Topher had largely recovered by the time they made it back to the cabin, though his ribs still groaned in annoyance with every jarring motion. Nothing short of time and some solid painkillers was going to fix that injury, so he did his best not to dwell on it. It was surprisingly easy, since there were already vastly more important things to occupy his attention.
“We lost him,” Topher announced as soon as he caught sight of Kay and Auggie. “The bastard was right there, and he got away. I’m sorry.”
“Don’t worry about it. I know you did the best you could.” Auggie did know that too, these weren’t empty words meant to sooth his friend’s sense of guilt. Topher had plenty of failings, but he put everything he had into the things he undertook, especially when others were counting on him.
Kay noticed the slight wince on Topher’s face when he drew in a deep breath and walked over with an open bottle in hand. He accepted, taking a generous mouthful, then handed it back. The night called for keeping his wits about him, but he didn’t want to slow everyone else down because of a little pain. Besides, he was self-aware enough to know that his body was far more useful than his wits had ever been.
“So… we lost him,” Velt said. She dropped onto one of the benches and stretched, letting a series of pops echo from the bones in her back. The throw hadn’t done any serious damage to her, she’d long ago learned to go limp when falling or being tossed, but she was still going to be sore as hell come the morning. At least if she was hurting, she was alive, so that was sort of a silver-lining.
“I don’t suppose he showed up on any of the other cameras?”
Kay and Auggie both shook their heads.
“Of course not, that would have been too easy. Maybe the spirits I used as scouts will follow him, but I might be hoping for the moon with that one. No, he’s probably going to get to the second site and perform the rites before we can stop him. The odds of running over him in the forest are just too great.”
“Speaking of running over, a thought occurs to me,” Auggie interjected. “We do have means of superior transport. The SUV parked down the hill could easily be used to cover more ground.”
“That’s not a terrible idea, but it’s too dangerous. If you accidently hit The Emissary you might kill the body, setting it loose and with a hell of a grudge. Even if you just safely found it, you’d be stuck in a metal container that offered no protection from the kind of hurt that thing can deliver.”
“I feel as though you skimmed over the fact that hitting the body he has would also kill me permanently,” Auggie grumbled.
“What if we didn’t use it to go after Auggie’s body? What if we used it to widen out surveillance network instead.” Kay walked over to her table and pulled out a pair of remote cameras. “We had these leftover from our initial stakeout plan. If we plant them in key locations, we may just be able to get eyes on your big bad before he starts the next ceremony.”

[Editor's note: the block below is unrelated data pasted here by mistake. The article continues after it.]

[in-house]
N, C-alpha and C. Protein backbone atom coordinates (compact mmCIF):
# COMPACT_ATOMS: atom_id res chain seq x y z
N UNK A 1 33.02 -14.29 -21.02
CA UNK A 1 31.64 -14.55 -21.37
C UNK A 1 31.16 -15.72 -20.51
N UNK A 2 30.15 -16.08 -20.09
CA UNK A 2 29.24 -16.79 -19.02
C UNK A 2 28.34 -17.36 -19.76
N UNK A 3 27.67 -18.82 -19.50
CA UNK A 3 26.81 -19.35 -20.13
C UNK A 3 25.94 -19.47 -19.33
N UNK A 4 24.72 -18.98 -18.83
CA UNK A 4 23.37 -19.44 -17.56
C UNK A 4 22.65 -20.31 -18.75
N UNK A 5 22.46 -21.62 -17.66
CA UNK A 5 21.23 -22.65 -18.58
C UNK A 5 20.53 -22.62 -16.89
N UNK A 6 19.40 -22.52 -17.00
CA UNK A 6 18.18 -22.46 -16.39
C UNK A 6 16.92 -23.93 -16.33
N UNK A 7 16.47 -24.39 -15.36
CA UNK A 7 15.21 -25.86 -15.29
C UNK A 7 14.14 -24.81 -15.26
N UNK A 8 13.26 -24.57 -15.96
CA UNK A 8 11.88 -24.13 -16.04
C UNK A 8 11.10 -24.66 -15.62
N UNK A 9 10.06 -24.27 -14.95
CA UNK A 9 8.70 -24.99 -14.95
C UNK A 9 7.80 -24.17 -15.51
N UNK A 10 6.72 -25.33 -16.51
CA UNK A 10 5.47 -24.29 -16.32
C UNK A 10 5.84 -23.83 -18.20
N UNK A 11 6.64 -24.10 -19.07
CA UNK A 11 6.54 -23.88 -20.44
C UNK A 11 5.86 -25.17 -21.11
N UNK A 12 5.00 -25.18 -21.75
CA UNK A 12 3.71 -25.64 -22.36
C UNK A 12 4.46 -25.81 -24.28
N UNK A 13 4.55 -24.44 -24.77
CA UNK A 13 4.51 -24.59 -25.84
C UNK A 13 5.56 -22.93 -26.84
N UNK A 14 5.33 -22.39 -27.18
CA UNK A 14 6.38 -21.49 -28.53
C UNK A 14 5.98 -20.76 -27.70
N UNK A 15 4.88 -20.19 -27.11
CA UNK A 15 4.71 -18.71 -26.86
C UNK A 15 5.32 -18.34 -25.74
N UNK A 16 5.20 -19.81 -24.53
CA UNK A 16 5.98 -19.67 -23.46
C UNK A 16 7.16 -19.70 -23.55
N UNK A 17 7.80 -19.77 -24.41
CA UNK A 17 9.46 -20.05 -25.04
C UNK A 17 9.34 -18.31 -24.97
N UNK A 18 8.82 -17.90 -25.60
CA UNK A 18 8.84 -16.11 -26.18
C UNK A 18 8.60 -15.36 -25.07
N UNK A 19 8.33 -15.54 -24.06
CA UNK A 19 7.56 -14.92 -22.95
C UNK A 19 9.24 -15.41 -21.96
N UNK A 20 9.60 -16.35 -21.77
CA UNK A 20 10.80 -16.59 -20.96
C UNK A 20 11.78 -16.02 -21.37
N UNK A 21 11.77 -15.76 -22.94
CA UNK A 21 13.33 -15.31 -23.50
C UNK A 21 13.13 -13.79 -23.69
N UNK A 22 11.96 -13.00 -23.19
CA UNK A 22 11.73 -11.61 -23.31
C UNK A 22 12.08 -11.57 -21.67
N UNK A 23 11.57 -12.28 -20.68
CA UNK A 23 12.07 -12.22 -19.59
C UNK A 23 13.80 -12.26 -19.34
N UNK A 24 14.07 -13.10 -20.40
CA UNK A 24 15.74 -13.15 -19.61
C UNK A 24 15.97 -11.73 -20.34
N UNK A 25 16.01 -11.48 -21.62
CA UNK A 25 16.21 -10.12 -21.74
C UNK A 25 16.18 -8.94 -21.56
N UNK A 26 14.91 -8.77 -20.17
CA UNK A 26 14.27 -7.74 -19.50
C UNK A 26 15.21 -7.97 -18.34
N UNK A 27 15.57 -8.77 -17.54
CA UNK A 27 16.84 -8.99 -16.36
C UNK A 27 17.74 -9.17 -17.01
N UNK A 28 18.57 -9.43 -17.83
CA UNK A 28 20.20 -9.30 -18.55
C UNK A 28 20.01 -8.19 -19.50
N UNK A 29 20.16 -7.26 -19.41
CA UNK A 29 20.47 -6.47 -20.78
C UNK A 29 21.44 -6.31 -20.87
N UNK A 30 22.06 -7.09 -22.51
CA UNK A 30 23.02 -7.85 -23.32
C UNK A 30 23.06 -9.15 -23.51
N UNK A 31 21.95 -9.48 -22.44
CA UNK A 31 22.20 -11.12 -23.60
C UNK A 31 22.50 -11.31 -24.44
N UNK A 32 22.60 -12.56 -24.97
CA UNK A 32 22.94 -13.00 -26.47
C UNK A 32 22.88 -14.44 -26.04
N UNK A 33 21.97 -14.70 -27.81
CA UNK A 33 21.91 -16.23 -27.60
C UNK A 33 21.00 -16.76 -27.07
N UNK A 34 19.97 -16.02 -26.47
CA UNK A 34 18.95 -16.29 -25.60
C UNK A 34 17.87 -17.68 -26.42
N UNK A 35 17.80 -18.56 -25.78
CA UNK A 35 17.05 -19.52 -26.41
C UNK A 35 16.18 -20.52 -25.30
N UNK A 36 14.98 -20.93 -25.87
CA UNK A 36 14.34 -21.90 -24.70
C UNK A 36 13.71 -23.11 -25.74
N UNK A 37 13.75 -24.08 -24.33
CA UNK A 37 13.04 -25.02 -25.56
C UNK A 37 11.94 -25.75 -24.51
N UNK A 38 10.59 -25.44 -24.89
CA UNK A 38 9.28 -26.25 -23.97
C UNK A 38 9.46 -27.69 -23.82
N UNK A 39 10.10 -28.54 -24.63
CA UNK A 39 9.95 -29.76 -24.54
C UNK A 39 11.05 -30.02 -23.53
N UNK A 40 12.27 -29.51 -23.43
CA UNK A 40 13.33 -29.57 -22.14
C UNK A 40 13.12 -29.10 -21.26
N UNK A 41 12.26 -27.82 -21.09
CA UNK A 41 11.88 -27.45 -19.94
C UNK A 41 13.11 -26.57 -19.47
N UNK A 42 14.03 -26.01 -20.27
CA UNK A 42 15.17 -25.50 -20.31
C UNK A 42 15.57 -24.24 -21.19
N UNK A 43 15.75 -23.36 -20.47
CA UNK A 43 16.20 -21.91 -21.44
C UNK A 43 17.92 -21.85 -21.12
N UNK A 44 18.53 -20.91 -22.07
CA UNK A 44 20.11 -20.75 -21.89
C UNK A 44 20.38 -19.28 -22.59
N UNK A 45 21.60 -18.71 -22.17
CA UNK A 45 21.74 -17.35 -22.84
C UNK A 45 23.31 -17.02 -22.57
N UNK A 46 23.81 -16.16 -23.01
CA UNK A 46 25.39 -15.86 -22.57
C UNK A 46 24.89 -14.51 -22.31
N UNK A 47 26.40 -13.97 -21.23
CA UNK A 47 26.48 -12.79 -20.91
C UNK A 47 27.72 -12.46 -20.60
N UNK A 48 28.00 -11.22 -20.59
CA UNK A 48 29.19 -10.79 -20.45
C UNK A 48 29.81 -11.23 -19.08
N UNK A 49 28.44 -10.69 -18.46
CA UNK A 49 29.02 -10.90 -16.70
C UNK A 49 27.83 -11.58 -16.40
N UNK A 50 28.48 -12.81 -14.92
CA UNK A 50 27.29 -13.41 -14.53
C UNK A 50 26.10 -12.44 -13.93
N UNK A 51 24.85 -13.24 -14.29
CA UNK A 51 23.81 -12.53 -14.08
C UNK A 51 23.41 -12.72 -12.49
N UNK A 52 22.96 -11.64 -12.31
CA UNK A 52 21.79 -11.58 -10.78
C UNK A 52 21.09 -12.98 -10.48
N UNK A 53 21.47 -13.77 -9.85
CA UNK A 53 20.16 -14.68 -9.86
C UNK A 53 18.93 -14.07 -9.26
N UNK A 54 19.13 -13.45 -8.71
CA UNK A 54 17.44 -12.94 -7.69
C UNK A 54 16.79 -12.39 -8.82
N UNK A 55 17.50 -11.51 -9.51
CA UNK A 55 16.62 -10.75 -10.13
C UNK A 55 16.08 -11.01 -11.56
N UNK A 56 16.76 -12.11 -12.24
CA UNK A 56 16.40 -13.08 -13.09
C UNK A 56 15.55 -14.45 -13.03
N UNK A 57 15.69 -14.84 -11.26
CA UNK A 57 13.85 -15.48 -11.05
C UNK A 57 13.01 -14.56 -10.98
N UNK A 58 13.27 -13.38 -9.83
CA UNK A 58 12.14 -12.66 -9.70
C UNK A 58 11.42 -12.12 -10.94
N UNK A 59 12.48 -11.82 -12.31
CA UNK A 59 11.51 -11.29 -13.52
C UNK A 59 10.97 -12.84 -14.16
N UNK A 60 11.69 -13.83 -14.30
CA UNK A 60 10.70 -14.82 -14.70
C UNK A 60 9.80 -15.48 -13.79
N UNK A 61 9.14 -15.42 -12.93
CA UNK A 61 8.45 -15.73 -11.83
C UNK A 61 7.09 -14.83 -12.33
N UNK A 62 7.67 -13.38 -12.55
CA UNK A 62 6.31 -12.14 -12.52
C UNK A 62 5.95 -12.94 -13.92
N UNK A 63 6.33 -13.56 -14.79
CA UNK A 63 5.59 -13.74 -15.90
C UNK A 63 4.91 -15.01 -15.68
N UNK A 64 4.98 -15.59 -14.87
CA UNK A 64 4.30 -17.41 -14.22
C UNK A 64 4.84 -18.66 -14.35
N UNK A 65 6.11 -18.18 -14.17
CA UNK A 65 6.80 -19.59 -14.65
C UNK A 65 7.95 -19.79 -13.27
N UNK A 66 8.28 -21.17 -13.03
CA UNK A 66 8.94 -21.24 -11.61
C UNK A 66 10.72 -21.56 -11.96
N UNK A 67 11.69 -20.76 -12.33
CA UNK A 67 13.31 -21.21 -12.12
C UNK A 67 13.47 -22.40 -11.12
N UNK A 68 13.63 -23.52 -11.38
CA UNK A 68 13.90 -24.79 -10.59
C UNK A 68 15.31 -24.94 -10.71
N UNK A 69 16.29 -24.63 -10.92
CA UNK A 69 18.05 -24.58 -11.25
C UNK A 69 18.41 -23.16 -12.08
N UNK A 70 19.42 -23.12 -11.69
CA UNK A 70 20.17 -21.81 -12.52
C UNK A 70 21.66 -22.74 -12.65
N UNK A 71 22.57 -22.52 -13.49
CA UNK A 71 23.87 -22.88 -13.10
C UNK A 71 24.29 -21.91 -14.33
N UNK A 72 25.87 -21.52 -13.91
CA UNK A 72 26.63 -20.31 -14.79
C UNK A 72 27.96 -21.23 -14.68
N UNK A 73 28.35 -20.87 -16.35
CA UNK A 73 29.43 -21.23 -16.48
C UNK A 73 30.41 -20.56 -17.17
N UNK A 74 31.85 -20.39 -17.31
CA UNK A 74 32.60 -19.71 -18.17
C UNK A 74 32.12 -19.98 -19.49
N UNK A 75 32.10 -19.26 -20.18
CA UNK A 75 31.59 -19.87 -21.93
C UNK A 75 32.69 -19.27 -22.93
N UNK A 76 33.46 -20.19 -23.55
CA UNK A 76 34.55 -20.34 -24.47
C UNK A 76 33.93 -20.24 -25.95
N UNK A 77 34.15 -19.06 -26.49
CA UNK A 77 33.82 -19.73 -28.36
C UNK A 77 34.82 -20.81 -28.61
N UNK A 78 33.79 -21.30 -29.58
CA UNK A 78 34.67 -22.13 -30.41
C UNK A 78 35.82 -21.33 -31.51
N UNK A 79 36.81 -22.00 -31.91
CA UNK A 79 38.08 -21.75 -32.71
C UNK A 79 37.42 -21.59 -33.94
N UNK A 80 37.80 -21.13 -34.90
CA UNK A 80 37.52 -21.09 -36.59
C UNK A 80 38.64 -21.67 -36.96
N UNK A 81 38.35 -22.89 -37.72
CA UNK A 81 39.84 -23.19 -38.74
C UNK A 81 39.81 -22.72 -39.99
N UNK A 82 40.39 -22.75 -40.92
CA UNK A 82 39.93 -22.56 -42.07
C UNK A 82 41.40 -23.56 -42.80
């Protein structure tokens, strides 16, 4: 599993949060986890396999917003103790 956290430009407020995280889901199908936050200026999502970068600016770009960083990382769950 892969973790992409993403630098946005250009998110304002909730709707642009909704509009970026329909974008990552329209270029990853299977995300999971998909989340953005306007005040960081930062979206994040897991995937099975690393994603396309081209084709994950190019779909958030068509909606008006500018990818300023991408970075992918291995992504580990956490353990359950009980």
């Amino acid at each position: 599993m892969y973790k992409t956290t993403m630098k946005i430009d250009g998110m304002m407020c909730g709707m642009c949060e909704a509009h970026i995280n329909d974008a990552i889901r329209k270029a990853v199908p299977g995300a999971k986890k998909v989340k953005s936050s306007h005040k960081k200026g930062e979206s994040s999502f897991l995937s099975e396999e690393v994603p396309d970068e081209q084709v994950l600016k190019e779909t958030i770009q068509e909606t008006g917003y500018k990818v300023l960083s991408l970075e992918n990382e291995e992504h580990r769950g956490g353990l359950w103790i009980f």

“We can point you in the right direction,” Clinton said as he phased through the wall. Art and Irwin followed after him silently. Kay let out a yelp of surprise and Topher nearly stumbled over, but Clinton kept on going as if he hadn’t noticed. “Last we saw the evil-ghost-man was heading northwest through the forest. He wasn’t changing course much, so I think whatever he’s after is in that direction.”
“Look at you three, actually pulling your weight. It’s enough to restore my faith in humanity,” Velt said. “Okay, new plan. Kay and I grab the car, she drops me off at the edge of the woods, then heads out to set the other cameras while I hunt down The Emissary. You three are going to help me track him from the air, just like you did before. Topher and Auggie will stay here to man the cameras.”
“Why do I have to stay behind?” Topher asked.
“Because your friend isn’t nearly old or strong enough of a spirit to handle manipulating physical objects, and the whole point of a surveillance system is to have someone watching. As for why you can’t set-up the cameras… I don’t really get the sense that you’re the technical expert on this team.”
“I could figure it out.”
“Fine,” Velt said. “The other reason I’m benching you is because you didn’t follow orders. I get that you meant well, which is why I haven’t knocked any teeth out of your head, but you still did the exact thing I told you not to.” Velt turned to Kay, who did her best to put on an innocent smile. “Will you drop me off then get the hell out of danger?”
“See, that’s why she’s going.” Velt walked over to a table near the back and picked up the duffel bag she’d left earlier. “Get your cameras ready. We leave in the next three minutes. And you three spirits, why are you still here? You should be up in the air, finding my target and waiting on my arrival.”
As she spoke, Velt wished she had the luxury of being kinder to these people. They seemed like decent folks, and when she’d told them what a high-stakes game they were playing each had agreed to help out. They deserved to be treated with respect and dignity. Unfortunately, Velt only had time to care about results. She was the one who had to get the job done, no matter what it cost.
That was her eternal lot in life.
-Next scene will be on The Emissary finding the second site.
-Maybe use the car ride with Kay and Velt to develop each a bit further, fostering something of a friendship.
-Lay a bit more of Irwin’s discontent in his dialogue and actions.